Not all Is Well at Foggy Bottom
Under Obama’s presidency, LGBT policies seemed to became the highest priority of the U.S. State Department. We have pressured countries to stop opposing LGBT policies at the United Nations. We have boasted of twisting diplomats’ arms to get them to back off defending their laws and social norms, sacrificing other U.S. foreign policy priorities and further widening the democratic deficit at the UN.
We’ve poured millions of dollars into organizations that promote LGBT policies abroad. We have proudly flown the rainbow flag and hosted pride events in our embassies all around the world, even in countries where it is considered offensive. Our ambassadors parade in LGBT pride events, causing consternation and offense.
We have boasted of twisting diplomats’ arms to get them to back off defending their laws and social norms, sacrificing other U.S. foreign policy priorities.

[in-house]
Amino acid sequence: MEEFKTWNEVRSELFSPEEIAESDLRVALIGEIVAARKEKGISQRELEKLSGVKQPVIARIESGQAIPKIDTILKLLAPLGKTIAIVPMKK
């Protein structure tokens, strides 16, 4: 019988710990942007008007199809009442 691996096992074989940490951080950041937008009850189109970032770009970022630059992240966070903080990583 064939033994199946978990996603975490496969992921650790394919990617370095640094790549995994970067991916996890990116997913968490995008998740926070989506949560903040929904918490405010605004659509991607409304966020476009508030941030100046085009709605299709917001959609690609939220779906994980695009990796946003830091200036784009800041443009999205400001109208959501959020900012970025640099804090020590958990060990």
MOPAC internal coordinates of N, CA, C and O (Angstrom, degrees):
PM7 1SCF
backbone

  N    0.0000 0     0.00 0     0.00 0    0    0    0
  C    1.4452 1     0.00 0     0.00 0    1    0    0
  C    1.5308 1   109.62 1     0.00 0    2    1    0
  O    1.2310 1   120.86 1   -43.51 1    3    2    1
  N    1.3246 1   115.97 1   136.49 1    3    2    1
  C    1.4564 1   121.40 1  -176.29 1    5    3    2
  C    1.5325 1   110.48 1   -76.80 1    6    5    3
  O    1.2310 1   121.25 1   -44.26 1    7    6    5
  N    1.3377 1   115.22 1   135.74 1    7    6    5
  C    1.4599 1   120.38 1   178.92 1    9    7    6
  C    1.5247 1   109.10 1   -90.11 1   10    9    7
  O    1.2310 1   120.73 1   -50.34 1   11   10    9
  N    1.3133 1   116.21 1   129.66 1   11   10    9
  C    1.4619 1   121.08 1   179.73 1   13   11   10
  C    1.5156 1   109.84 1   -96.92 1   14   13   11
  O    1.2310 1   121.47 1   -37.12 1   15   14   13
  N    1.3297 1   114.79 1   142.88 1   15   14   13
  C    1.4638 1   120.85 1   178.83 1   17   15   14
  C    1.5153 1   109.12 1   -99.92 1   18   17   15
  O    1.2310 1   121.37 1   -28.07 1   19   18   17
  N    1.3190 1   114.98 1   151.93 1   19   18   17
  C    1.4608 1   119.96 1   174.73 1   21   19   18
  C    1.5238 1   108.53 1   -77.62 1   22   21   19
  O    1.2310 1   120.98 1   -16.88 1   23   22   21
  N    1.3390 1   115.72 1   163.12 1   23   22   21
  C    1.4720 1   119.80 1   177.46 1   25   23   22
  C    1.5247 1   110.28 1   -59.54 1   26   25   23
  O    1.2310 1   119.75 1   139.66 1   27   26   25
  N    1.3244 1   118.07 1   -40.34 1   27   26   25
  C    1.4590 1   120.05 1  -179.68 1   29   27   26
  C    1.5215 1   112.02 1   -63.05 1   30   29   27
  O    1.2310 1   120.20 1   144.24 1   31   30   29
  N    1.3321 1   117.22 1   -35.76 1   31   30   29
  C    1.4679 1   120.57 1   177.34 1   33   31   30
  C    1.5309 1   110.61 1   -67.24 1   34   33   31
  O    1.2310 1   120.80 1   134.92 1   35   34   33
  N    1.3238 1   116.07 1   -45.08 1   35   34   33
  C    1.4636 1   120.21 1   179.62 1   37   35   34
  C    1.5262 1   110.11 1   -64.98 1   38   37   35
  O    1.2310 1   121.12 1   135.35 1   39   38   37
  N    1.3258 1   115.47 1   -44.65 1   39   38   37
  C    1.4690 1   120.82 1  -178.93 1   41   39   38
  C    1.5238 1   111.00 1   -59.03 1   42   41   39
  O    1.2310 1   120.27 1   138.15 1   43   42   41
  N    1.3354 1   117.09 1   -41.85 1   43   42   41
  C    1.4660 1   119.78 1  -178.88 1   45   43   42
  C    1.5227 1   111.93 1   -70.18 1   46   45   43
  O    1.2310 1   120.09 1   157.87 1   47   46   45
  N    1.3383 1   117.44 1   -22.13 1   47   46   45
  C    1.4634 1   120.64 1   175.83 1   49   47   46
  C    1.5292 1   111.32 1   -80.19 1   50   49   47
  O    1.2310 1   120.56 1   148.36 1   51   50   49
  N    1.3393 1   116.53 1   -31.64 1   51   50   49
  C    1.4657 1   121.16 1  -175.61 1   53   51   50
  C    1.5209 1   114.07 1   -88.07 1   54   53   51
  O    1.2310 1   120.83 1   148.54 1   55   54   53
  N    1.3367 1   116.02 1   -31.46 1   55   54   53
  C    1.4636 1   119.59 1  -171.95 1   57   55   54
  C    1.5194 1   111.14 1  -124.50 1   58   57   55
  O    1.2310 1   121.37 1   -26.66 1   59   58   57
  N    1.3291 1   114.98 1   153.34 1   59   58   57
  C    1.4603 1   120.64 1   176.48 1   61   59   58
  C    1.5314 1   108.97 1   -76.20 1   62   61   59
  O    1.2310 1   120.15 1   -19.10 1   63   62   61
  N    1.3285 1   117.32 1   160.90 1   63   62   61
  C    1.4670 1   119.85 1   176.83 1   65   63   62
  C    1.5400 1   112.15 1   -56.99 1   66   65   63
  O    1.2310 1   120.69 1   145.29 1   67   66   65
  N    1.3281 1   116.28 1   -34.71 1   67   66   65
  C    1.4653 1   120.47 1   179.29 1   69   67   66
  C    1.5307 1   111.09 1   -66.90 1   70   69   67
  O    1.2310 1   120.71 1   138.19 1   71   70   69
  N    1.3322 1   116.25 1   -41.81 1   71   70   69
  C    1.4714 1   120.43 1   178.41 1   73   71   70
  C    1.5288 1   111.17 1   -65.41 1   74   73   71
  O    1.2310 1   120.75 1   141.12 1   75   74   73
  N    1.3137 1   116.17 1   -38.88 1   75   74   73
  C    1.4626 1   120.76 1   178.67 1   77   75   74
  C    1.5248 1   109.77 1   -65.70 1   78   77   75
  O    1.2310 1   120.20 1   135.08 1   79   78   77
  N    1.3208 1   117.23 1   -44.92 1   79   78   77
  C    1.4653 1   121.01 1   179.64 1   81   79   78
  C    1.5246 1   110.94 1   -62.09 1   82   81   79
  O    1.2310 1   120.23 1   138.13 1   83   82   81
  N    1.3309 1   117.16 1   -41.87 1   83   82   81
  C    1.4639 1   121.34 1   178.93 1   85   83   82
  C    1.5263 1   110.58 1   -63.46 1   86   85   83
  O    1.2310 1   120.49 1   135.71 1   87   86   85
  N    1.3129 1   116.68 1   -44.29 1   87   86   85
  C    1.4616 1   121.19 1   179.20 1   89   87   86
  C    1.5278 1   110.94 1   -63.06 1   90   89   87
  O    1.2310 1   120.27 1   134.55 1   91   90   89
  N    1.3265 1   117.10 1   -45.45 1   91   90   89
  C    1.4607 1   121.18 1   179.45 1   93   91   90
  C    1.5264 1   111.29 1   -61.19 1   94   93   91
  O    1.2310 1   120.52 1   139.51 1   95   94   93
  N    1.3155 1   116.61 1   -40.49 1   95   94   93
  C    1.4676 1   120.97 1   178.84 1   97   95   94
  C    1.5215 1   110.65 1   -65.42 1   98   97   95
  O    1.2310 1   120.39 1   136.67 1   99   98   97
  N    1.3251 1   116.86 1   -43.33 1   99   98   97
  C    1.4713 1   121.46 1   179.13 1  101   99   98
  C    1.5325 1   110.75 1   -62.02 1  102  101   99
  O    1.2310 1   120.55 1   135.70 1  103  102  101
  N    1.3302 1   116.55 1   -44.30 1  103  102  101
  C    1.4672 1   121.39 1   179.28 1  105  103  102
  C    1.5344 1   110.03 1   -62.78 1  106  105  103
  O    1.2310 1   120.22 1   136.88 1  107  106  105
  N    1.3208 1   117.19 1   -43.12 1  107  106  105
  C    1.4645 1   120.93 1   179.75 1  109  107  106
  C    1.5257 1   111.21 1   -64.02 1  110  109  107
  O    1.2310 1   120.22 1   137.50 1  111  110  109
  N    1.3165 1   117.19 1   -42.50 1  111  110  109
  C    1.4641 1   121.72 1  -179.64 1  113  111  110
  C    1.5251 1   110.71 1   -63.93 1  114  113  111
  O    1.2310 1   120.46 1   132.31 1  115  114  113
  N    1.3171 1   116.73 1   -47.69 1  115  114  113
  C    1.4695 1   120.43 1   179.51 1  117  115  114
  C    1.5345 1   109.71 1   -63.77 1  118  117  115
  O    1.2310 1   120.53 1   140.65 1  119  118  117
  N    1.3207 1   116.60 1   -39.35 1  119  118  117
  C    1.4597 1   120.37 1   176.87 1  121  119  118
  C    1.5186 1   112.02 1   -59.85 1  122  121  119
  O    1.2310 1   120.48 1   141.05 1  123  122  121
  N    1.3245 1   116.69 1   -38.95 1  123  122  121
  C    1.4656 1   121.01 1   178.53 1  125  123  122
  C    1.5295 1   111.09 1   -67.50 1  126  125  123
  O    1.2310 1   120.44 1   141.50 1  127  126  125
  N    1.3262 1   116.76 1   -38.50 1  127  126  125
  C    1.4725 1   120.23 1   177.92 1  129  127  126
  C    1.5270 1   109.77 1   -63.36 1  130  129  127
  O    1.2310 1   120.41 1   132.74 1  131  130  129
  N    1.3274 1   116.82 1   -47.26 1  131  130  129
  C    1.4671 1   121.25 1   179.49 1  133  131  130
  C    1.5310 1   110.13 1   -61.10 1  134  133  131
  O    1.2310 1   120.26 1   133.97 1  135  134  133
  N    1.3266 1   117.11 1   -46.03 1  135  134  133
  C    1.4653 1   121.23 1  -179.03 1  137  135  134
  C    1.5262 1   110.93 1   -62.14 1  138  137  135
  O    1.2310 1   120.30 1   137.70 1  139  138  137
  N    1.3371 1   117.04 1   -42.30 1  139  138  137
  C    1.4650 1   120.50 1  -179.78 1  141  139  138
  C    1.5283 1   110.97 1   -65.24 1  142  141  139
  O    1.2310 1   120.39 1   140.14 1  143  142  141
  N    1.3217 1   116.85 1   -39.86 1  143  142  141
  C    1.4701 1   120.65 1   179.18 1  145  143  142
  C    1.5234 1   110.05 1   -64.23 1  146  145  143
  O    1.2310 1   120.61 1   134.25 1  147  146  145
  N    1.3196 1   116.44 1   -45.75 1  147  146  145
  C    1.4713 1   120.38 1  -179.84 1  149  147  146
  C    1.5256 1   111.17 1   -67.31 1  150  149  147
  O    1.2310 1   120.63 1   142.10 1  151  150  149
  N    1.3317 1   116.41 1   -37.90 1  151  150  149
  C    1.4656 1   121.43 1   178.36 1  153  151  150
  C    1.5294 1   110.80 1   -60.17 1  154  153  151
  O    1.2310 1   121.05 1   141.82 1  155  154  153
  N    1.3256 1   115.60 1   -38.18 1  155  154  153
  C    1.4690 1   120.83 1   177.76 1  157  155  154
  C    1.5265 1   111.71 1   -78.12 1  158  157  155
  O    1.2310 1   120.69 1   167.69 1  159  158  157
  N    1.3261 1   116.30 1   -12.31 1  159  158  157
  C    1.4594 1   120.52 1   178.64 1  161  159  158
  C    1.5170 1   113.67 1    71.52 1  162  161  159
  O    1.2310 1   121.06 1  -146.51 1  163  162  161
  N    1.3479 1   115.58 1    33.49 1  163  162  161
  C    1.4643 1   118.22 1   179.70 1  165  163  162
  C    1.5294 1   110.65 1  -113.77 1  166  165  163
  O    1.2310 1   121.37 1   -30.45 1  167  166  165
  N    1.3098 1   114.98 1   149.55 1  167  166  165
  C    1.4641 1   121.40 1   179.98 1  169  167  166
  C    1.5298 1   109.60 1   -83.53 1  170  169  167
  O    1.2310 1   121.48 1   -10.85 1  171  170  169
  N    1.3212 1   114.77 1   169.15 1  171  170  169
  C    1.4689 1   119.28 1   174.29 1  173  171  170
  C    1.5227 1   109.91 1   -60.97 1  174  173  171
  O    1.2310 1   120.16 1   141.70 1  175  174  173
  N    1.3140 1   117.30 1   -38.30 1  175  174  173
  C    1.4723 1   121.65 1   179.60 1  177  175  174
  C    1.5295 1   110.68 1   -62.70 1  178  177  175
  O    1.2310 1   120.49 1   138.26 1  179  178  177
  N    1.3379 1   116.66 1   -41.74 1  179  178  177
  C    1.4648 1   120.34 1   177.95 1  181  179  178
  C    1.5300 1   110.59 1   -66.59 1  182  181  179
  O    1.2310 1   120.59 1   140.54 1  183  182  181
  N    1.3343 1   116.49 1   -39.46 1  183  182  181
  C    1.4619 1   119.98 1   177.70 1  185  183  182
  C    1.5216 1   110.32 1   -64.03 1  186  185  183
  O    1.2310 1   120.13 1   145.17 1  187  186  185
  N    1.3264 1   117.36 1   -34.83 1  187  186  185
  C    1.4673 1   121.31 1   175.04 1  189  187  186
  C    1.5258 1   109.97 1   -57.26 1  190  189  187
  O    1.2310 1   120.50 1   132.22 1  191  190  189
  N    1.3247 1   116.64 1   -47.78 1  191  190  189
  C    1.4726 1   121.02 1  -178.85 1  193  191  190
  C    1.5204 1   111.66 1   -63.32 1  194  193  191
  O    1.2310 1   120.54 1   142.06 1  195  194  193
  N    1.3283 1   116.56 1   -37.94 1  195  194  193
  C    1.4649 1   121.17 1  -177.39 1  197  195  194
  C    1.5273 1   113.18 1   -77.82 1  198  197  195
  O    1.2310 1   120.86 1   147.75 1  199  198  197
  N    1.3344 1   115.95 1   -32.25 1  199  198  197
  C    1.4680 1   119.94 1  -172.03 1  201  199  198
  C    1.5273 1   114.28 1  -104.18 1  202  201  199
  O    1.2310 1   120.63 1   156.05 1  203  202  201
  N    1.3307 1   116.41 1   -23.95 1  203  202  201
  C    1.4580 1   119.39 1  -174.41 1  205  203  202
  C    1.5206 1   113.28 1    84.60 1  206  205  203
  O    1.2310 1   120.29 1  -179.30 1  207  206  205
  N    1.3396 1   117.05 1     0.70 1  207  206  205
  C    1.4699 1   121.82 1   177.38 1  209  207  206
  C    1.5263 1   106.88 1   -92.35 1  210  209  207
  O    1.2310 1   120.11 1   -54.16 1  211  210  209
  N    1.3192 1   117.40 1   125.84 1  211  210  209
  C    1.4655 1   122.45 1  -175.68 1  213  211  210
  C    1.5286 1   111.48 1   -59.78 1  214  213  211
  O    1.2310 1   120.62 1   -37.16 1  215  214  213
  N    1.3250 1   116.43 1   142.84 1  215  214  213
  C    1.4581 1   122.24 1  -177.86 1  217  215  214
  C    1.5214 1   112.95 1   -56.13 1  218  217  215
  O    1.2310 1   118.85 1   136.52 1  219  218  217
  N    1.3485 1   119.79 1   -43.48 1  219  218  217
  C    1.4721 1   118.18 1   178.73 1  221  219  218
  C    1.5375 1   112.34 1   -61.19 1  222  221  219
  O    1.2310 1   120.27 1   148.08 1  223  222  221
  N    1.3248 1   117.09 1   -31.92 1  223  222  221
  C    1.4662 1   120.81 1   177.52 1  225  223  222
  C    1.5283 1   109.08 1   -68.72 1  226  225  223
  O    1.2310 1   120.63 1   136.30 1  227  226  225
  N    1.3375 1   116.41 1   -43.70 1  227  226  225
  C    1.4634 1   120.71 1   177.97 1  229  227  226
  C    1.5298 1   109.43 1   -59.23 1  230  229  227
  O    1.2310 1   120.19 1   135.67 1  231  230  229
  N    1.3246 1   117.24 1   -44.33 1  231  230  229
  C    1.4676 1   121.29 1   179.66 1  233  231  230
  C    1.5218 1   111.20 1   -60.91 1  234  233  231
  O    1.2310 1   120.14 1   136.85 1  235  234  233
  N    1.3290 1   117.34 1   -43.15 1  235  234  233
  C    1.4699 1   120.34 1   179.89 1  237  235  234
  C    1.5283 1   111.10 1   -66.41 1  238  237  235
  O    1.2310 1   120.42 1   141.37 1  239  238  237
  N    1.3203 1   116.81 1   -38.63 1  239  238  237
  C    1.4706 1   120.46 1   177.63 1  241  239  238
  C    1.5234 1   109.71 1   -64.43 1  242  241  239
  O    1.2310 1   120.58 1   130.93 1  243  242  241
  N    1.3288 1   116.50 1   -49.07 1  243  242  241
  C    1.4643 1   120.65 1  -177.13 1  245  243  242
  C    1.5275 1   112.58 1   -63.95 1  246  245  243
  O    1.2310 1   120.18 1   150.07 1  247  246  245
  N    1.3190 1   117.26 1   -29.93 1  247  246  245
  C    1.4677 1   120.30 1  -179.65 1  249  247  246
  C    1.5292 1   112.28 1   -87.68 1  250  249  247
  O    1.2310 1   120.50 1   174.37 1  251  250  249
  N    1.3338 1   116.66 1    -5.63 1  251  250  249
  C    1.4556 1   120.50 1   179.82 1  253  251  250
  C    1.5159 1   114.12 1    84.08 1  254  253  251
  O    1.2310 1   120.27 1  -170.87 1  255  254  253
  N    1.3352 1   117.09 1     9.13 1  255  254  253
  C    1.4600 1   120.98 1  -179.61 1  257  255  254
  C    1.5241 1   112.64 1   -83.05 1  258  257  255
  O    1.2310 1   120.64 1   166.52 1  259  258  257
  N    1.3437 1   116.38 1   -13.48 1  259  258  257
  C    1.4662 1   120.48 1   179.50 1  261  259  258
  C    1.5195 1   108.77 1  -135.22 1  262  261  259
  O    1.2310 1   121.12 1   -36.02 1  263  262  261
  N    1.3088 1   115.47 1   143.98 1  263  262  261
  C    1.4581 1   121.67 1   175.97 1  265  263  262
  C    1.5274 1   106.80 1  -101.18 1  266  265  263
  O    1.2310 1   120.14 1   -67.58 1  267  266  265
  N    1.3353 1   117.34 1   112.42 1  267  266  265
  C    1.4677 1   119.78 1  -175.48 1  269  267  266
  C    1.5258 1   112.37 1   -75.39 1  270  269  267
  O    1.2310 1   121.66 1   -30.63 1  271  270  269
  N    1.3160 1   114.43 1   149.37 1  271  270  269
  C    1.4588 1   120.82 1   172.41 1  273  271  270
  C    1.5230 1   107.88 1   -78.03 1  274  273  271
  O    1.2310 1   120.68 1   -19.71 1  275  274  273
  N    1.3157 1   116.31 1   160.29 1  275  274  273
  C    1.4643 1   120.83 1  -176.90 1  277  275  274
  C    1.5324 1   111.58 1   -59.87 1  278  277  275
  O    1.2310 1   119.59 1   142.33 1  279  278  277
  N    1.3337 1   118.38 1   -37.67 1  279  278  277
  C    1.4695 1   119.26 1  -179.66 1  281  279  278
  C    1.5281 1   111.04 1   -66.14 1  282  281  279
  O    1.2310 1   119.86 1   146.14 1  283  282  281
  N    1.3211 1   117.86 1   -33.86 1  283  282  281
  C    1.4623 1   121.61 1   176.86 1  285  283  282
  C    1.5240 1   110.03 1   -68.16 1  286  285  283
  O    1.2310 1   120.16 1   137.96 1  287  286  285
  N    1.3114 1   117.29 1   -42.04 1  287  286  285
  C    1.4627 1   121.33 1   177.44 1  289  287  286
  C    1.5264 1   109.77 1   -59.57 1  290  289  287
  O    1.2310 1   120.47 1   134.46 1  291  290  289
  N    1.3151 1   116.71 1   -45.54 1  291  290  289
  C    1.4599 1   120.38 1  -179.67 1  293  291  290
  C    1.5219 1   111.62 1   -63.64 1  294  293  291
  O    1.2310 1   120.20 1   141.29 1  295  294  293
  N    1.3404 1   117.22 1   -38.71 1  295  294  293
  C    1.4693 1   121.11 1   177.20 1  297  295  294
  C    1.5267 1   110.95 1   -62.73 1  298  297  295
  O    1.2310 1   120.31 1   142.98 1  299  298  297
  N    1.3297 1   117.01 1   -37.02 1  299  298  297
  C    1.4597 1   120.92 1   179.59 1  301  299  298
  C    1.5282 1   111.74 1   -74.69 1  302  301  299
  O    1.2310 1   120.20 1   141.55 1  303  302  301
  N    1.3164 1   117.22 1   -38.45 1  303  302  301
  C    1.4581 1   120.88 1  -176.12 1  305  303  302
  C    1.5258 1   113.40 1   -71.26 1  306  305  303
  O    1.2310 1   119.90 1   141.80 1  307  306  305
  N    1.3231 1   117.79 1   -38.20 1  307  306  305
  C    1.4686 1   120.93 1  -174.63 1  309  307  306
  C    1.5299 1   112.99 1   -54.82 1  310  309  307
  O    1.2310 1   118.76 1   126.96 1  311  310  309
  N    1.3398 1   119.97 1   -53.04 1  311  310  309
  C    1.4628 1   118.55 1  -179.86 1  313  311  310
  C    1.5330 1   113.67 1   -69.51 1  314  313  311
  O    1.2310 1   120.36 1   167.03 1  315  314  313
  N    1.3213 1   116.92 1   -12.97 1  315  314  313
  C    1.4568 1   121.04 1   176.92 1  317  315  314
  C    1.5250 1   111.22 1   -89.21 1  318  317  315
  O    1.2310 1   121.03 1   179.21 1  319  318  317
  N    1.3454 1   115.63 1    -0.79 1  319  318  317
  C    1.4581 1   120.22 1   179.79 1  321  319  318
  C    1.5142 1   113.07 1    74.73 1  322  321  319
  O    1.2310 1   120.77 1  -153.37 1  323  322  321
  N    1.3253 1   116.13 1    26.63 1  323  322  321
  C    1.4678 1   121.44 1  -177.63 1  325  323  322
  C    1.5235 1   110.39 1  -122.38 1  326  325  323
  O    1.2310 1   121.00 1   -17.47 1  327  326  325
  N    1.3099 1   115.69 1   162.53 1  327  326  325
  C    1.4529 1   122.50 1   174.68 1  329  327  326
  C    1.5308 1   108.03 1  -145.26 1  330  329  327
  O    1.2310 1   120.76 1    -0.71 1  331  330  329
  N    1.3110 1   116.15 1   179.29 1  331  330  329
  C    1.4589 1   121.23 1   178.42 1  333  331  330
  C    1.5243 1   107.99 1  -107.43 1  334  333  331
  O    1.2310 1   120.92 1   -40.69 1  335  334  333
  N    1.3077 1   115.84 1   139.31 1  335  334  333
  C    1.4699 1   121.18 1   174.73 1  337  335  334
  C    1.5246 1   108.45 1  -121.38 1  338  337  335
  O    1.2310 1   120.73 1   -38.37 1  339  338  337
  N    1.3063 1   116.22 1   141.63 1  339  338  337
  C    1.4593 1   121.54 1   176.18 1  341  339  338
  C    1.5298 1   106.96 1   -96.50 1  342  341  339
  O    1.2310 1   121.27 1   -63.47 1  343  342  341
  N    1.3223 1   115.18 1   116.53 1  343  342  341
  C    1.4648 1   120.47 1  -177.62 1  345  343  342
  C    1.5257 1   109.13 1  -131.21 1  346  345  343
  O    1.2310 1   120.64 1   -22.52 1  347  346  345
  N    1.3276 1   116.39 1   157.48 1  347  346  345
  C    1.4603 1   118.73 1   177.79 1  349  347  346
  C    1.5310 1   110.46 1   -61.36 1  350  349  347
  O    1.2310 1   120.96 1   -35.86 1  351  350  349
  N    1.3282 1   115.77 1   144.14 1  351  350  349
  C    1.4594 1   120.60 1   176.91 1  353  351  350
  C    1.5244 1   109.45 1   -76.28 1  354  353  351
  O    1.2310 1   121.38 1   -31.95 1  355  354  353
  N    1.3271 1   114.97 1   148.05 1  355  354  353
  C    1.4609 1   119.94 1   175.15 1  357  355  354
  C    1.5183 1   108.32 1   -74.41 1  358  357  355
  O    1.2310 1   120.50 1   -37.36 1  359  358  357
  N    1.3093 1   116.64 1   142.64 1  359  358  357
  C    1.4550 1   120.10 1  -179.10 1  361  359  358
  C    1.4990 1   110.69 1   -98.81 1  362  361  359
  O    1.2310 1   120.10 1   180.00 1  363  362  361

We have stood silently by as UN bureaucrats and legal experts misrepresent and lie about international law. They say it protects unfettered sexual autonomy in the same way it protects religious freedom. In fact, international law only protects sexual autonomy in the context of the right to marry and found a family. Sodomy is simply not protected by international law, and will likely never be, regardless of what UN bureaucrats say.
Most egregiously, during the Obama years the United States asked repeatedly to scrap the part of the Universal Declaration of Human Rights about the family as “natural and fundamental group unit of society” in U.N. documents. The reason is simple. Under this standard, international law does not recognize homosexual relations as capable of constituting a family.
Although LGBT advocacy has lessened under the Trump administration, the United States has yet to officially change position on most of these matters. Those pushing this agenda are deeply embedded in the U.S. State Department and still carrying the momentum of the Obama years, dictating many U.S. positions in international negotiations.